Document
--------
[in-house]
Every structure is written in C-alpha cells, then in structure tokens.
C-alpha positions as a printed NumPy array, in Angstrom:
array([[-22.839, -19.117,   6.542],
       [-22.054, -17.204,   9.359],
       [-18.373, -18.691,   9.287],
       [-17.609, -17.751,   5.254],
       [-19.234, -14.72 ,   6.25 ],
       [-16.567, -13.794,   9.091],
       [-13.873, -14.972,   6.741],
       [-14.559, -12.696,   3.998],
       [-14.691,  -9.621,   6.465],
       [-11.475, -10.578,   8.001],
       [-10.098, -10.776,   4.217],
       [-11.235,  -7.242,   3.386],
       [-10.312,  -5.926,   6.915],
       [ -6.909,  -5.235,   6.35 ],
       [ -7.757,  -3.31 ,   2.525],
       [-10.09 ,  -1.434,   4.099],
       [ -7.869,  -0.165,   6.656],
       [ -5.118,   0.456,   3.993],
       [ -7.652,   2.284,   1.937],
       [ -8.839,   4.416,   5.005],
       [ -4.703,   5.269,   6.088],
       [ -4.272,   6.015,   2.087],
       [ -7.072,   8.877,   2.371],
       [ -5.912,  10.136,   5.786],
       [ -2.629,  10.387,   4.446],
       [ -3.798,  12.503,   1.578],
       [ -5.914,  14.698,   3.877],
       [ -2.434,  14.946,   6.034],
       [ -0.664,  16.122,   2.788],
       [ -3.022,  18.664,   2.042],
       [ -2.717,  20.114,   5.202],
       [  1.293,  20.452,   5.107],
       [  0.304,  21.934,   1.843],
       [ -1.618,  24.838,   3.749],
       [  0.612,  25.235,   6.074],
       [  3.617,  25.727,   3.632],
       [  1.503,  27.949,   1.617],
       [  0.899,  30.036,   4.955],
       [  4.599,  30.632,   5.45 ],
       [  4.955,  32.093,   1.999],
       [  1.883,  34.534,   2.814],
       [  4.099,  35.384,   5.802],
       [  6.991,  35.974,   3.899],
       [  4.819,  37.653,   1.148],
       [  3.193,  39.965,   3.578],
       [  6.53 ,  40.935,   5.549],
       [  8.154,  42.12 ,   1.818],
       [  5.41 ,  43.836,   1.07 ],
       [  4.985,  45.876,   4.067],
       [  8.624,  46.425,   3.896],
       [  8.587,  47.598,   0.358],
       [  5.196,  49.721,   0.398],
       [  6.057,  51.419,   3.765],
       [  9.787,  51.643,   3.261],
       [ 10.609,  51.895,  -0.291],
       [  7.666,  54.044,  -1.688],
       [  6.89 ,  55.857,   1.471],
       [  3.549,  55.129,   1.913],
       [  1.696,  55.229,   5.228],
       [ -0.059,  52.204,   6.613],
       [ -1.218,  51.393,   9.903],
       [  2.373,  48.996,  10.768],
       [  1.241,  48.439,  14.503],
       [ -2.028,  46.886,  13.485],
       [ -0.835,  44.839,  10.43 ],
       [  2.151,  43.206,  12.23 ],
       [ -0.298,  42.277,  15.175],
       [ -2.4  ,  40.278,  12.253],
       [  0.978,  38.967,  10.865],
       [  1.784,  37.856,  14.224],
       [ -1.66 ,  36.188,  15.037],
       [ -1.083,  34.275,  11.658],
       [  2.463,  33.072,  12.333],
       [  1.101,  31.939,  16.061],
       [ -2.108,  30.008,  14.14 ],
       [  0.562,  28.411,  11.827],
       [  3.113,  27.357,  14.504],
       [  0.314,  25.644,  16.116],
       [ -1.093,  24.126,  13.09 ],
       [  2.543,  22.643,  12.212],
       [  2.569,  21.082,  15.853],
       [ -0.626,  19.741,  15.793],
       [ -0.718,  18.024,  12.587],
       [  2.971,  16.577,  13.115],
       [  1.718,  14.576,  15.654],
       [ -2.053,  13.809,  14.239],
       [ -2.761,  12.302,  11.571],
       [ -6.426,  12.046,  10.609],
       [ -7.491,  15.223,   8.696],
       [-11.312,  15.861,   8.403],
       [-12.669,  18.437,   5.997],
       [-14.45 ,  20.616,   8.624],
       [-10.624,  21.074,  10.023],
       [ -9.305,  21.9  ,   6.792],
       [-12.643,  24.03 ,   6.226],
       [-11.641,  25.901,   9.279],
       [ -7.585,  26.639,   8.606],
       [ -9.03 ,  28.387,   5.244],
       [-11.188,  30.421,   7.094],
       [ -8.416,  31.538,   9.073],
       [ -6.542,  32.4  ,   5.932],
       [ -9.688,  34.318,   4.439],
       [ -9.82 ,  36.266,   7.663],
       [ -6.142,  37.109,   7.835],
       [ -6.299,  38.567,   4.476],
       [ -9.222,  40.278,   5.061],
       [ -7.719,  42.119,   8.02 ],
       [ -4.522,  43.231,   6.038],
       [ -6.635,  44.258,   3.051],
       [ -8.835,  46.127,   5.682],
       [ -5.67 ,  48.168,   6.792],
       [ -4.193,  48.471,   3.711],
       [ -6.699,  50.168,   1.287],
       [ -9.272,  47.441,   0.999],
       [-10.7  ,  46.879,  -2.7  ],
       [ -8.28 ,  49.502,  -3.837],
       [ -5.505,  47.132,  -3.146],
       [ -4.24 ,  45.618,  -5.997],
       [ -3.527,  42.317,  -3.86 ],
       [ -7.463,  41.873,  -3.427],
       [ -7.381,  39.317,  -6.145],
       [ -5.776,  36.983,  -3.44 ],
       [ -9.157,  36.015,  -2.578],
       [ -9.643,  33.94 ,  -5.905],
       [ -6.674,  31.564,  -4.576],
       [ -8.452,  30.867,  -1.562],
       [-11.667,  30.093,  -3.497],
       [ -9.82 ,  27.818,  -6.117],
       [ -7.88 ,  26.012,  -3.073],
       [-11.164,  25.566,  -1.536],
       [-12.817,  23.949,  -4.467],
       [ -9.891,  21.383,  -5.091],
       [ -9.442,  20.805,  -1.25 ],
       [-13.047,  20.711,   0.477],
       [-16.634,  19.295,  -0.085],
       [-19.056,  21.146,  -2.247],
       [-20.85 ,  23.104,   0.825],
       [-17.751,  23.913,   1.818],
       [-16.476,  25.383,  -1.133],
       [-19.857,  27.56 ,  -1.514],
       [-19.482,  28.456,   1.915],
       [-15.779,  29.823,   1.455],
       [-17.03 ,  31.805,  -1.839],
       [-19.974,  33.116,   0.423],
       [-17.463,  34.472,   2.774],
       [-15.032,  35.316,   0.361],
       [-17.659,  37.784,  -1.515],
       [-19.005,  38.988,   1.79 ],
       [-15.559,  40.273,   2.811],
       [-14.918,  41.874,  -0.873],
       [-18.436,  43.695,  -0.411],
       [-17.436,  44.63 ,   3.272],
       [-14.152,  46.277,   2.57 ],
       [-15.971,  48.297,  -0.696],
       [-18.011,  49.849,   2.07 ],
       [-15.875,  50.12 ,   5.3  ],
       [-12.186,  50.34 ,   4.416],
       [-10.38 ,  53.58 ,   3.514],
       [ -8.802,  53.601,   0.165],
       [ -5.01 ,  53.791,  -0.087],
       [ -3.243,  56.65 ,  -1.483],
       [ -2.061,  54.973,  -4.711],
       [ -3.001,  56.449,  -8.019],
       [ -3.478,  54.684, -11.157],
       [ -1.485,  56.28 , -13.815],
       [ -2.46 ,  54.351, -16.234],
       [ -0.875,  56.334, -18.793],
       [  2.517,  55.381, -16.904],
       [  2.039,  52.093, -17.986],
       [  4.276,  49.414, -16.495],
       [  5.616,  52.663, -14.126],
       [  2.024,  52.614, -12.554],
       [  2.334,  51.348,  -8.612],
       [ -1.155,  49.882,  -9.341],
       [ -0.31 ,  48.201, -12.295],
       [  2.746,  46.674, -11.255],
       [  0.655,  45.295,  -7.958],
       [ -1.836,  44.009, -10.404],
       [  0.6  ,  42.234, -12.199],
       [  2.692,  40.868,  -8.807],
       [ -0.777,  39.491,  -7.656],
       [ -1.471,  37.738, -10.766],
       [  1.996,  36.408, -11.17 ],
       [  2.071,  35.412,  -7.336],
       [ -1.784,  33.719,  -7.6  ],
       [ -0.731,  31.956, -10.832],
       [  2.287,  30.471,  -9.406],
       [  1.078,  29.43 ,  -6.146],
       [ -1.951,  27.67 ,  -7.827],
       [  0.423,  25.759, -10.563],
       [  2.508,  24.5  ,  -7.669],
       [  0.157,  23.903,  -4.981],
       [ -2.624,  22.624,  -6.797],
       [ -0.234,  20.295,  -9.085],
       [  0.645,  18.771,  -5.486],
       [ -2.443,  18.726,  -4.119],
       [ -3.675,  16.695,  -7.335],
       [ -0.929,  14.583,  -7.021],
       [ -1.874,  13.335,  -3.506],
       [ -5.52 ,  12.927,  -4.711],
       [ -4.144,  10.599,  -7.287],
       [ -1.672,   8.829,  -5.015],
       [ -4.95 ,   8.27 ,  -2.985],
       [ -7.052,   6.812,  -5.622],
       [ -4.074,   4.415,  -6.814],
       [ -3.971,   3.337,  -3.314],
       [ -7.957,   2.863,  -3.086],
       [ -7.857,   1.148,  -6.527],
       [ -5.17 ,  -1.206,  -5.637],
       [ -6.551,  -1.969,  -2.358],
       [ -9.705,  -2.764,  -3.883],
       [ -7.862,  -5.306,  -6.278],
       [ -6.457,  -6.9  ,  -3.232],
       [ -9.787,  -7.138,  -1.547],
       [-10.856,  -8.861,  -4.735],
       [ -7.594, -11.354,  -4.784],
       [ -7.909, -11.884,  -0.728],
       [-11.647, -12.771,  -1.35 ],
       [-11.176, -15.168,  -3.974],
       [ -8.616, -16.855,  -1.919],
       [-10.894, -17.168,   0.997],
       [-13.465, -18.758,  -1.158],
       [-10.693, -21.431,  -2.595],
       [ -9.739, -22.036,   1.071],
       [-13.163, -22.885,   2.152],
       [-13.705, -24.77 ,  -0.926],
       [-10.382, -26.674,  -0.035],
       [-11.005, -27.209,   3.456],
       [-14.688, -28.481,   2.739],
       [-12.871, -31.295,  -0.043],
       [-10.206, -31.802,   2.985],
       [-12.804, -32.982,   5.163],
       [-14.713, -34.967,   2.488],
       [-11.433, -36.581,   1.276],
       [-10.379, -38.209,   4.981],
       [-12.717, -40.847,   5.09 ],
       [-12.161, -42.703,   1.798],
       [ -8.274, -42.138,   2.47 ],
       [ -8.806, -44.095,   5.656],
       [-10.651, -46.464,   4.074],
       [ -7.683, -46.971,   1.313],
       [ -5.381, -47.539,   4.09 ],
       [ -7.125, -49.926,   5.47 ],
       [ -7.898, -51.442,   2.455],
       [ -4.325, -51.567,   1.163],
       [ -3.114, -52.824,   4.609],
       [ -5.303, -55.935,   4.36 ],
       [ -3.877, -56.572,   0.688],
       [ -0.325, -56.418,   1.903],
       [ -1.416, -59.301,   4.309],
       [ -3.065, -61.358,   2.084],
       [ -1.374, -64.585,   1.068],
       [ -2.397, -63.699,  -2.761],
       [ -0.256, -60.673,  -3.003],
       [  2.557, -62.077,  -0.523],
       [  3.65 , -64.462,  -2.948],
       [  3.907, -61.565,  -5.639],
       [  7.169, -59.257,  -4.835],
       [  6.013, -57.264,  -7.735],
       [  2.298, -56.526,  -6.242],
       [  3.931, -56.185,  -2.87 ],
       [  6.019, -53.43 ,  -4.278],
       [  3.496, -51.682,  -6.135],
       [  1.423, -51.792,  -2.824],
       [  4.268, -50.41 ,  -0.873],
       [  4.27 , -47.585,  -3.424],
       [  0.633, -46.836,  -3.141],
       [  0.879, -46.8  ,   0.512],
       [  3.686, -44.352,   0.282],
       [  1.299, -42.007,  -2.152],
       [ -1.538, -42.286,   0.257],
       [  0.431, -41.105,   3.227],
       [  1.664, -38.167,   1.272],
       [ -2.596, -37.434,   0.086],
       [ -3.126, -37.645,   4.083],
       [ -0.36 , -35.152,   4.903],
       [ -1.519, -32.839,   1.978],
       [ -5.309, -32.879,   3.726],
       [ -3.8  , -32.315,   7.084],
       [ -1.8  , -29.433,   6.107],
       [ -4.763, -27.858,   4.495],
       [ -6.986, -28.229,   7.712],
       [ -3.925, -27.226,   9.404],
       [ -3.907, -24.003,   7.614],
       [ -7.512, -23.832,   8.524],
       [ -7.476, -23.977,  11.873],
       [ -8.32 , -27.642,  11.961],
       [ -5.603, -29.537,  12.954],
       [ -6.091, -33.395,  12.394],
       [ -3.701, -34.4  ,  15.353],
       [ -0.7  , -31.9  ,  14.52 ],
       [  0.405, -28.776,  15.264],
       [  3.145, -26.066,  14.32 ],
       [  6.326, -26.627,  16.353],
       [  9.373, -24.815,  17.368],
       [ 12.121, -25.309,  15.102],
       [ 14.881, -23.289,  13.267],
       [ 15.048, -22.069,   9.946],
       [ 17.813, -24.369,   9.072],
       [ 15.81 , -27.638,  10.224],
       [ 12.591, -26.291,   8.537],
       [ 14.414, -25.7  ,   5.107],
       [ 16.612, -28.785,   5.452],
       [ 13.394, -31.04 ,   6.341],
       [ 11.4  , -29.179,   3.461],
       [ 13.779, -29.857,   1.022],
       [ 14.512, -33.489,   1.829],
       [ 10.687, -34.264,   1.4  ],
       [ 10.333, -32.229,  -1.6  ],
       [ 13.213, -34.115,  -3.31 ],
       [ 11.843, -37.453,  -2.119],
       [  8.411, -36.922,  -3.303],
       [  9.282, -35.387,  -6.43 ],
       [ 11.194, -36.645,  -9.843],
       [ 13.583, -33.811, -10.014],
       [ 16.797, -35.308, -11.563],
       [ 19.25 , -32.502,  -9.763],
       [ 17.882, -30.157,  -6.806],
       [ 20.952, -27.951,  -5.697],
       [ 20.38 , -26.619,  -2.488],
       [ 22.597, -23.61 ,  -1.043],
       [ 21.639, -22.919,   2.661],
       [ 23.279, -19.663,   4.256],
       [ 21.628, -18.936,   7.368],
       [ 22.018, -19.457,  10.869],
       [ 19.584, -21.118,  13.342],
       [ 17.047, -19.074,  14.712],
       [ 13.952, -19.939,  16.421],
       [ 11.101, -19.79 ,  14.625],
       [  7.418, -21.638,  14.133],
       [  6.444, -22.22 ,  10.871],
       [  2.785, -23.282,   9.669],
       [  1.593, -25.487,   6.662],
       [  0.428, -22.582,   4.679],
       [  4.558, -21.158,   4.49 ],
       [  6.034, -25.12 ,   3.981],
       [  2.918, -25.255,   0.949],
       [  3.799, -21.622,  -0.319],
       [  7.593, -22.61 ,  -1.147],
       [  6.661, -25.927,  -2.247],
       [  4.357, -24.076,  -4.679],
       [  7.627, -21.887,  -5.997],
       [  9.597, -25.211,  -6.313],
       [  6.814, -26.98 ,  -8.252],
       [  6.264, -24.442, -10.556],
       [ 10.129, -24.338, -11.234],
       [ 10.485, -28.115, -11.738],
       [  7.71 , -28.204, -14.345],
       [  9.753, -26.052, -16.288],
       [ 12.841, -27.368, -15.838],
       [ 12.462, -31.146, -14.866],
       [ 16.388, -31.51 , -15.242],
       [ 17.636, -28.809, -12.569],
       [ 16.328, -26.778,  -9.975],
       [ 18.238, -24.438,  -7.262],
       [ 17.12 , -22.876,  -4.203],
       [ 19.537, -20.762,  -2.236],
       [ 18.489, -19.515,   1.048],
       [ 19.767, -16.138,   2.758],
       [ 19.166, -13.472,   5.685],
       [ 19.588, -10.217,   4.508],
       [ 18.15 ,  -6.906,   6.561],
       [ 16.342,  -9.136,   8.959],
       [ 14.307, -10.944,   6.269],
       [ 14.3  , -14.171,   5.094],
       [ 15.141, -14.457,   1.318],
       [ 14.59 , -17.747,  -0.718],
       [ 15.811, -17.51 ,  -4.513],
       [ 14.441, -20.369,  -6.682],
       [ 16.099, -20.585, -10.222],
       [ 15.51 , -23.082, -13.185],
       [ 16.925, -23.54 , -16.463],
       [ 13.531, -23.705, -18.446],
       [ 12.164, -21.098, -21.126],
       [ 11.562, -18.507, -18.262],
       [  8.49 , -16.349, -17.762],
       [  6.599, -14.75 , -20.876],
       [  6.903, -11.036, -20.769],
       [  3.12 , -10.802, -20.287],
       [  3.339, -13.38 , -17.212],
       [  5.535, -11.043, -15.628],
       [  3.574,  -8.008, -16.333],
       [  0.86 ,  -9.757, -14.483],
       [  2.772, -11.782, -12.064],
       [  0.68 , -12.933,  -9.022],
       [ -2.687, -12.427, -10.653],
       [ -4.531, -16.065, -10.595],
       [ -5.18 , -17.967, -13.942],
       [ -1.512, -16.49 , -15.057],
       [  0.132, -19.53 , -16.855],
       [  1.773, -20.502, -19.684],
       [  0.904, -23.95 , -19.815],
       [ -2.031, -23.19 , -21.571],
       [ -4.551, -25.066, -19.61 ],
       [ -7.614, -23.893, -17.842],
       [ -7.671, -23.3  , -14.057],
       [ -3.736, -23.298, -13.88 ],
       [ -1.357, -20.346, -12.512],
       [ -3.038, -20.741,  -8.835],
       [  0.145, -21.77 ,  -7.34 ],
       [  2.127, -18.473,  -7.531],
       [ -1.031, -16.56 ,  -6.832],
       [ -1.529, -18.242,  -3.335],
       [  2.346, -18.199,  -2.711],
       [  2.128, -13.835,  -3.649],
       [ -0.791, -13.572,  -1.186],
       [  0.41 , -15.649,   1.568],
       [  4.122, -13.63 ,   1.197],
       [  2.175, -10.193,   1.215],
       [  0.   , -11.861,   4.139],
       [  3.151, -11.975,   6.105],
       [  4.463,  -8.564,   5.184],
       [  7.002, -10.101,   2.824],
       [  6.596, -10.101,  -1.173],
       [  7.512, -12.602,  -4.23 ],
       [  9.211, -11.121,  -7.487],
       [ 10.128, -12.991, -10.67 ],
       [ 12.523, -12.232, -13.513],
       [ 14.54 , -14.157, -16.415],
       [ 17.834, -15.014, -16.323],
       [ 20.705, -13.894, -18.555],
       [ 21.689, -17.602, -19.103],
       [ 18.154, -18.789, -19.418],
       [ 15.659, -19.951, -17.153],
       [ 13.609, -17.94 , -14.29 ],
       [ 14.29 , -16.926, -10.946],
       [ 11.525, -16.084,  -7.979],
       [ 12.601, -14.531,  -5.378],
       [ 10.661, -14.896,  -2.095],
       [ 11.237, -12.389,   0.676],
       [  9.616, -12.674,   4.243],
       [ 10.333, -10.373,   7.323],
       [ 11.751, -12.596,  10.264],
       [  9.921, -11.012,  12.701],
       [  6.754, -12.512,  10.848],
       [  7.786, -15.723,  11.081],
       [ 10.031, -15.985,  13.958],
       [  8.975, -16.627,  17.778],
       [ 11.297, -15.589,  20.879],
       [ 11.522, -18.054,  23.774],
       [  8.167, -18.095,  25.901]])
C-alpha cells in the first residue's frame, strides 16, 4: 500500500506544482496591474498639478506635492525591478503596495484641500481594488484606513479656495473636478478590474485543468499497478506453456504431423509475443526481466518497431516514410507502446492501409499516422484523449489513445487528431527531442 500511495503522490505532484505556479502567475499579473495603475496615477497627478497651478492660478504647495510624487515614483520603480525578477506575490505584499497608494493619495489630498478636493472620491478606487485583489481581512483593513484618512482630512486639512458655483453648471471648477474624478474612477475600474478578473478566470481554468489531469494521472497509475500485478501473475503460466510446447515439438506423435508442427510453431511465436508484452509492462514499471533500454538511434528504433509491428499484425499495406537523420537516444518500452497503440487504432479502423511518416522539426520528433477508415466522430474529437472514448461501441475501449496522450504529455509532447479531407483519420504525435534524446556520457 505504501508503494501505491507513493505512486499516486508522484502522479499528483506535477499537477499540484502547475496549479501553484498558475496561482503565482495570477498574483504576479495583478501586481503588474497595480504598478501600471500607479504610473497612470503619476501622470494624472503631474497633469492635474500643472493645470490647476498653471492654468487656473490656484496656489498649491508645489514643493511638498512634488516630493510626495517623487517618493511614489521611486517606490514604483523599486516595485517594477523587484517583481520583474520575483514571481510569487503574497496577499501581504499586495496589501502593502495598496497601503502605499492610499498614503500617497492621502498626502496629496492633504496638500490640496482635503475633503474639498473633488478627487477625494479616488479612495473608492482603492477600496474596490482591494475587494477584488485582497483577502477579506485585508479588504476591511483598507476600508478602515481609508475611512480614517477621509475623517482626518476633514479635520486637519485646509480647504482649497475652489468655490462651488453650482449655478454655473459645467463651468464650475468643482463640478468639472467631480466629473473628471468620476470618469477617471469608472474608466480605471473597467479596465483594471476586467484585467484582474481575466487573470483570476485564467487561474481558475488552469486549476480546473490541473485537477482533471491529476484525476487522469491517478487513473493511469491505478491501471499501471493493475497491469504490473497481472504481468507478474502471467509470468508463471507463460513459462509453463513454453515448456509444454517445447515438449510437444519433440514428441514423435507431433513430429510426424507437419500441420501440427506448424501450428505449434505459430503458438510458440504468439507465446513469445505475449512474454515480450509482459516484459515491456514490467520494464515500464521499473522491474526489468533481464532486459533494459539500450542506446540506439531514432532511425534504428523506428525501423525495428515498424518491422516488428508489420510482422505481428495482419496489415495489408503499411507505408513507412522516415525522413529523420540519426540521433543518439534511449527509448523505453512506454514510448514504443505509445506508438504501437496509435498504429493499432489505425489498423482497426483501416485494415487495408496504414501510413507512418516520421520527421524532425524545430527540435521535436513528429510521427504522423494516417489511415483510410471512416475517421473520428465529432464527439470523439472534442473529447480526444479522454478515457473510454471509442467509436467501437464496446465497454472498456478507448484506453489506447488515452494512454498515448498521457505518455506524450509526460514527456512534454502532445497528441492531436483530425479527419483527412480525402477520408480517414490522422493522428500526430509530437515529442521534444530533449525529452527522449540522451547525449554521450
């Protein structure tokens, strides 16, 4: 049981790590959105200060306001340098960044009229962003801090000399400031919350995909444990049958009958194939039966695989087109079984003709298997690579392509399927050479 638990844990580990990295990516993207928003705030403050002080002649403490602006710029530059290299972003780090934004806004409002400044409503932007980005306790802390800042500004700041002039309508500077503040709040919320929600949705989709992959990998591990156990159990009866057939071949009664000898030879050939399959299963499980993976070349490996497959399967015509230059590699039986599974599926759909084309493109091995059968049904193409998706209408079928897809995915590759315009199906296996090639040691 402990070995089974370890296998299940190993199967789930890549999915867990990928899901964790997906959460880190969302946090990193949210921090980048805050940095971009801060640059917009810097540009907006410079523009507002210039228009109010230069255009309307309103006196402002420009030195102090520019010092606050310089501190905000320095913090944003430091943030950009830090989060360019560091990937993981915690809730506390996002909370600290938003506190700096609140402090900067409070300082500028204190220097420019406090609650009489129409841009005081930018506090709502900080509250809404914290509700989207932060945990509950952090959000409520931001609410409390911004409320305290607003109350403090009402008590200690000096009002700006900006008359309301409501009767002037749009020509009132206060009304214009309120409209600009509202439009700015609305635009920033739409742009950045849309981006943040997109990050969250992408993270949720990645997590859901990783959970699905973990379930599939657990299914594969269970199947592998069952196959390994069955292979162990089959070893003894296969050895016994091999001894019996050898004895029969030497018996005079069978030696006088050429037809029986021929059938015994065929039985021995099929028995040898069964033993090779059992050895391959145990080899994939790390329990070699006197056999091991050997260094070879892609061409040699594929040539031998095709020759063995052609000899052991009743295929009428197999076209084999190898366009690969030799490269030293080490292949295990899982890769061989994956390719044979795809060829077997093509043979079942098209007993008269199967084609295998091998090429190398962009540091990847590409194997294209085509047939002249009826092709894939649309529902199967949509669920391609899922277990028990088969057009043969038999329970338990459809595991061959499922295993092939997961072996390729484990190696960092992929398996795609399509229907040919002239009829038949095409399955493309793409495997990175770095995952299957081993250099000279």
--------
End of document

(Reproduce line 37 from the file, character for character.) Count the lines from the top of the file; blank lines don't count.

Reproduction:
       [ -1.618,  24.838,   3.749],